We were again flying down the dirt road between stops on Mark Haldane’s magical mystery tour. I gazed out across the fields of green that rapidly slid past. I wondered, out loud but mostly to myself, whether the local farmers ever made money from their crops. Mark was listening because he immediately brought the Land Cruiser to an abrupt halt. Frances et al., caught by surprise, came perilously close to entering the truck cab via the back window. I looked at Mark and he pointed to the plants growing on either side of the dirt track and stated, “This is the farmers only purely cash crop. They may sell a small amount of their rice, sorghum and maize if they happen to have more than they need, but this crop is only grown to sell.” I guess maybe he thought as a biologist I should know what the small bushes stretching for hundreds of meters in all directions were, but I was clueless.

I turned my blank stare from the fields of green to Mark. “Sesame,” was his response to my look. “How cool!” was my clever rejoinder; I had never seen Sesame plants. A disheveled Frances and the nearly always-smiling Zakarea climbed from the raised platform as I exited the cab. Locally called Jiri-Jiri, a close examination of the Sesame plants revealed numerous upright stalks topping out at around four feet. Each stalk had rows of narrow, dark green seed pods about half an inch in length. Each pod would hold more than 100 seeds. We were past the flowering stage, but if we had come to the field when still in bloom, we would have seen the area filled with bell-shaped flowers of light purple, rose, or white.

Though a bit uncertain, the domestication of Sesame likely occurred in Asia – probably India. Ancient Egyptians and Chinese used the seeds for everything from flour to oil burned to produce fine soot for the finest Chinese ink blocks. The Romans took advantage of the wonderful flavor and high oil content (about 50% by weight) and ground the seeds with cumin to make a tasty spread for their wonderful Italian breads. Even the author of Arabian Nights showed an infatuation with Sesame seeds, invoking the magical command “open sesame” apparently because of how easily ripe Sesame seed pods pop open.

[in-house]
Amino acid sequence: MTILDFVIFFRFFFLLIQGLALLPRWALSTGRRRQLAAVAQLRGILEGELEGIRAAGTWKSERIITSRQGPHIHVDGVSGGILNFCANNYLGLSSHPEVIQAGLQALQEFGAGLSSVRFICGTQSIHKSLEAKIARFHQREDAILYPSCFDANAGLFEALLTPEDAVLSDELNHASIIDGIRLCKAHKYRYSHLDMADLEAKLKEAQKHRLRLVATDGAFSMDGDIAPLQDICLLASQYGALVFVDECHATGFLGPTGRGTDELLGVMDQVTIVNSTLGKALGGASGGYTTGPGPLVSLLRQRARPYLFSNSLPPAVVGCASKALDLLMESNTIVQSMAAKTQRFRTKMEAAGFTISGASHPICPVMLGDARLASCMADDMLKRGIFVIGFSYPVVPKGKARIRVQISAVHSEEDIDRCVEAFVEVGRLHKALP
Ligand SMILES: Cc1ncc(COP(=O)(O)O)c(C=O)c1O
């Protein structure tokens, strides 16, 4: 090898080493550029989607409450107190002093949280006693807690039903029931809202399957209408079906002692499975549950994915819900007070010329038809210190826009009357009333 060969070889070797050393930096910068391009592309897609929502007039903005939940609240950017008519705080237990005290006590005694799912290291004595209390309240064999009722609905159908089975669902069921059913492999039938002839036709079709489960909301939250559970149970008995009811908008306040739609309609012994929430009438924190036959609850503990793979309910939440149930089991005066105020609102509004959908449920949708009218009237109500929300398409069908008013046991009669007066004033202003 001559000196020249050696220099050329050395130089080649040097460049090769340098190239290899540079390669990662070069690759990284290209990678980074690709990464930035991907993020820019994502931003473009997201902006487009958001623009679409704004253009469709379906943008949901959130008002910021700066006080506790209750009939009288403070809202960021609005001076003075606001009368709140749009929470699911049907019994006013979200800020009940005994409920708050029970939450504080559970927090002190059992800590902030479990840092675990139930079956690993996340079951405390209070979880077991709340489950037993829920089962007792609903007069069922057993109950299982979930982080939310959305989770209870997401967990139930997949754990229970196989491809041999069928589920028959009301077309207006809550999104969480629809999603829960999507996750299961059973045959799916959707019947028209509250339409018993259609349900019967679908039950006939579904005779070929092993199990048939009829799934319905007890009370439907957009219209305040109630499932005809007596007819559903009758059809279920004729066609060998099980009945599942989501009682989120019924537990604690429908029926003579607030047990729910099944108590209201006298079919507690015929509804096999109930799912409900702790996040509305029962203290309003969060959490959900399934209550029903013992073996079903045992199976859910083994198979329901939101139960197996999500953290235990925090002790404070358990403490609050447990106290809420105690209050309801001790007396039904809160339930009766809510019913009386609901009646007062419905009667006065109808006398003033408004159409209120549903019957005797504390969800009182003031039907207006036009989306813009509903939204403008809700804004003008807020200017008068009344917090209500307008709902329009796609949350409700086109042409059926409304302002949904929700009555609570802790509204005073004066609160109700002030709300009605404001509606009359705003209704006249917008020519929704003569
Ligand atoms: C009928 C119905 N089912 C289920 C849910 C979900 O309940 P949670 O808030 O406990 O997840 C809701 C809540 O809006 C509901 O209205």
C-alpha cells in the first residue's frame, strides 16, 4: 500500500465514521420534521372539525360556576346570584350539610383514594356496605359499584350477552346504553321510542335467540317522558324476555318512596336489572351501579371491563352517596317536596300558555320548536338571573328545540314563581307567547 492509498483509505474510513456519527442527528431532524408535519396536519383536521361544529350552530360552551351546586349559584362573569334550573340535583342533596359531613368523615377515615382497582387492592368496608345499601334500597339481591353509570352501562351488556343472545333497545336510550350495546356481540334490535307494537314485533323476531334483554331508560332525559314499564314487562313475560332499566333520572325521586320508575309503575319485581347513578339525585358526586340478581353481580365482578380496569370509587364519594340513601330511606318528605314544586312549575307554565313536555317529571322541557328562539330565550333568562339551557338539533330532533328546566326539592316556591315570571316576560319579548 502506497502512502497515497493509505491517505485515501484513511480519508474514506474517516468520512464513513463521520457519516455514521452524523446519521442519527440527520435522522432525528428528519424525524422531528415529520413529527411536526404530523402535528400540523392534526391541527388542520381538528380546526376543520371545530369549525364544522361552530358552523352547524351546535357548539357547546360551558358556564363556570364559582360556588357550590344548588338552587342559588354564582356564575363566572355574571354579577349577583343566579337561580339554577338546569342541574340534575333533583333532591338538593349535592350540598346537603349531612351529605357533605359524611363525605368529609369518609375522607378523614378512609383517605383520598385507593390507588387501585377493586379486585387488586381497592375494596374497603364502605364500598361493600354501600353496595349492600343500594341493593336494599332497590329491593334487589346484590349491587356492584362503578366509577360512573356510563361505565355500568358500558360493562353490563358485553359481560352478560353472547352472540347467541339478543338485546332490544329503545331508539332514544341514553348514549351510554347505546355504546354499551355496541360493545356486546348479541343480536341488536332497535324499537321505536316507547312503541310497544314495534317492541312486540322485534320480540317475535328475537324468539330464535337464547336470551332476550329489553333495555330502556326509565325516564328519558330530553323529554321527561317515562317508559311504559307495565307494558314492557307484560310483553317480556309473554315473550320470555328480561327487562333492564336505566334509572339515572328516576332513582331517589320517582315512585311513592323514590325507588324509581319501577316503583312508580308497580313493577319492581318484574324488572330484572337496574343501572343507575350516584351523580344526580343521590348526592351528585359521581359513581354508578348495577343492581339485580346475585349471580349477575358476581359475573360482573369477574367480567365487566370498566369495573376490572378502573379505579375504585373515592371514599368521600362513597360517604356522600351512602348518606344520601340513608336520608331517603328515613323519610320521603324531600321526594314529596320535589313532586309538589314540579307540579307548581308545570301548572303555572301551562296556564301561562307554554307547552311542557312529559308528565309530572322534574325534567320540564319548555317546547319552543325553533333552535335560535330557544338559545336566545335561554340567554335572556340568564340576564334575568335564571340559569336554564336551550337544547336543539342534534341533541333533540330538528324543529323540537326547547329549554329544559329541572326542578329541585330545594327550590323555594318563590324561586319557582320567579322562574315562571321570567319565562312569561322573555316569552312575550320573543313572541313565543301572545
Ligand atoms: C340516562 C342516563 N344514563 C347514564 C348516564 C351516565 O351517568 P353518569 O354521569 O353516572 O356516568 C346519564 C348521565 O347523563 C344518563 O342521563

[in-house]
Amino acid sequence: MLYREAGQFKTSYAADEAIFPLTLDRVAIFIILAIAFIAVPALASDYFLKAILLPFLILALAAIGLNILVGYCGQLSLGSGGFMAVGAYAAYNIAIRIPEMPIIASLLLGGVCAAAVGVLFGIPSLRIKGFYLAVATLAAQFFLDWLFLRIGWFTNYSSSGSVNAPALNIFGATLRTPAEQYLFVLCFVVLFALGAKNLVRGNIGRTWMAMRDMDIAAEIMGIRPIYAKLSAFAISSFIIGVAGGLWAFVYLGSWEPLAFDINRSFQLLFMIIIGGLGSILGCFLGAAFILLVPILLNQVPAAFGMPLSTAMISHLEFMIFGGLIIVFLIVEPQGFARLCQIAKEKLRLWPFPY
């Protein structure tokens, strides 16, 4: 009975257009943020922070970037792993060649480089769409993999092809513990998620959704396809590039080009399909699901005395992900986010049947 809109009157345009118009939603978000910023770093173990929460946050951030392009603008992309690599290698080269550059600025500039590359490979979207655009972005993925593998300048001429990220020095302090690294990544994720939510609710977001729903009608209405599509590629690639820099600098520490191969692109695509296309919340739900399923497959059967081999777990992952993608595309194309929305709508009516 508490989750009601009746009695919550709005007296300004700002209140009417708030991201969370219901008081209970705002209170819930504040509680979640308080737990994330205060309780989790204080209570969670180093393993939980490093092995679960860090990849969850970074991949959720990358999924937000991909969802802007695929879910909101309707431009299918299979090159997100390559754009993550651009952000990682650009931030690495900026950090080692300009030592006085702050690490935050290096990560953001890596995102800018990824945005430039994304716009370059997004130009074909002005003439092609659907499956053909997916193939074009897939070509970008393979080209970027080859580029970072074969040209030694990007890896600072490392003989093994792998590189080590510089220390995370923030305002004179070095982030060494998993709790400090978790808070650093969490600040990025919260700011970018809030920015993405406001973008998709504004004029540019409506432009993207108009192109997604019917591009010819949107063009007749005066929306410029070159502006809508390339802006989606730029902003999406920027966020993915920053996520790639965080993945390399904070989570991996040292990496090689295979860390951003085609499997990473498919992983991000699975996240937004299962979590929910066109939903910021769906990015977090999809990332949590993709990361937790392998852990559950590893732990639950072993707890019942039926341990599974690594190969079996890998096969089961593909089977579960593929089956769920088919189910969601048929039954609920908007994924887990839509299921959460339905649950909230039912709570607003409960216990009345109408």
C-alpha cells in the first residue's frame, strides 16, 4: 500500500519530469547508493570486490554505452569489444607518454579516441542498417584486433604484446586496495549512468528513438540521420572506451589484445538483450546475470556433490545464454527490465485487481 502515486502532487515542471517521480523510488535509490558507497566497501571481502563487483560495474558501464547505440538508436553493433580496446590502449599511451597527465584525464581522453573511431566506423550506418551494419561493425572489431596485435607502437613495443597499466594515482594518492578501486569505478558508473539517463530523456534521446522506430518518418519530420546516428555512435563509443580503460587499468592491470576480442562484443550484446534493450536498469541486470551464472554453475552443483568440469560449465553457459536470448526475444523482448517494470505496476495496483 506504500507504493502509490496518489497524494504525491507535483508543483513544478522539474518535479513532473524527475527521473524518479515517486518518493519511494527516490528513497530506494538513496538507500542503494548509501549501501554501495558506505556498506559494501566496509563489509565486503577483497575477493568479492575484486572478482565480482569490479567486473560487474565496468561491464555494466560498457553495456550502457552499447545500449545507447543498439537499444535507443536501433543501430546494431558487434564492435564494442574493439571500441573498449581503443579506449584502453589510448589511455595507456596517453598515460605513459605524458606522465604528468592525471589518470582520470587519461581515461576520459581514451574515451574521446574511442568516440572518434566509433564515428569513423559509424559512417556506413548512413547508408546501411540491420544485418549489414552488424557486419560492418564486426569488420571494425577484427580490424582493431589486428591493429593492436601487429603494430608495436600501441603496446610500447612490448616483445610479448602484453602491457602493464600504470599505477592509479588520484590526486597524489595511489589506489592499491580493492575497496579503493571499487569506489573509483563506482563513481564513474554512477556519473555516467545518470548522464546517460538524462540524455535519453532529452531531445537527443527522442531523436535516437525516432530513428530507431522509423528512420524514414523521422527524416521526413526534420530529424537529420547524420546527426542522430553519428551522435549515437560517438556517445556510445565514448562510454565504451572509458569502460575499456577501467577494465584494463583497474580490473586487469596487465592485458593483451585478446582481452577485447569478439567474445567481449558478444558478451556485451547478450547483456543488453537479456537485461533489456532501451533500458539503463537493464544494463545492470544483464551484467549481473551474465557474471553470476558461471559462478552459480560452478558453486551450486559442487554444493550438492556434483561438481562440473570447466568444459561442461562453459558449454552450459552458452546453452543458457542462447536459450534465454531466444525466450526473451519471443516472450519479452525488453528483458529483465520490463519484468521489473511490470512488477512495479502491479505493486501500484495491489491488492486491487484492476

Obviously, I misunderstood Mark’s meaning of “cash crop.” I asked Zakarea – through Mark – how they used the resulting seeds. “Do you make flour, or grind for the oil, or eat the seeds whole?” Rather than translate my non-sensical question into Portuguese, Mark repeated “This is their only purely cash crop. They harvest the seeds and sell them directly to Indian buyers.” I wish I had asked how much they make from each harvest, but the current estimate from farms in one of the largest producers of Sesame – India – is around $400/acre. If transferable to Mozambique, I was looking at a field of some 50 hectares (about 125 acres) that would deliver its owner – Zakarea in this case – a net income of thousands of dollars. Even if off by a factor of ten, this represented a veritable fortune in Mozambique. No wonder they weren’t spreading it on bread! In fact, Mark emphasized the worth of Zakarea’s Sesame by guessing that at least half of his annual salary resided in the plants standing before us. My respect for Zakarea’s many-layered entrepreneurship was growing. It would continue to do so at our next stop.

Excerpt from Mike’s Upcoming Book: BRINGING BACK THE LIONS: International Hunters, Local Tribespeople, and the Miraculous Rescue of a Doomed Ecosystem in Mozambique

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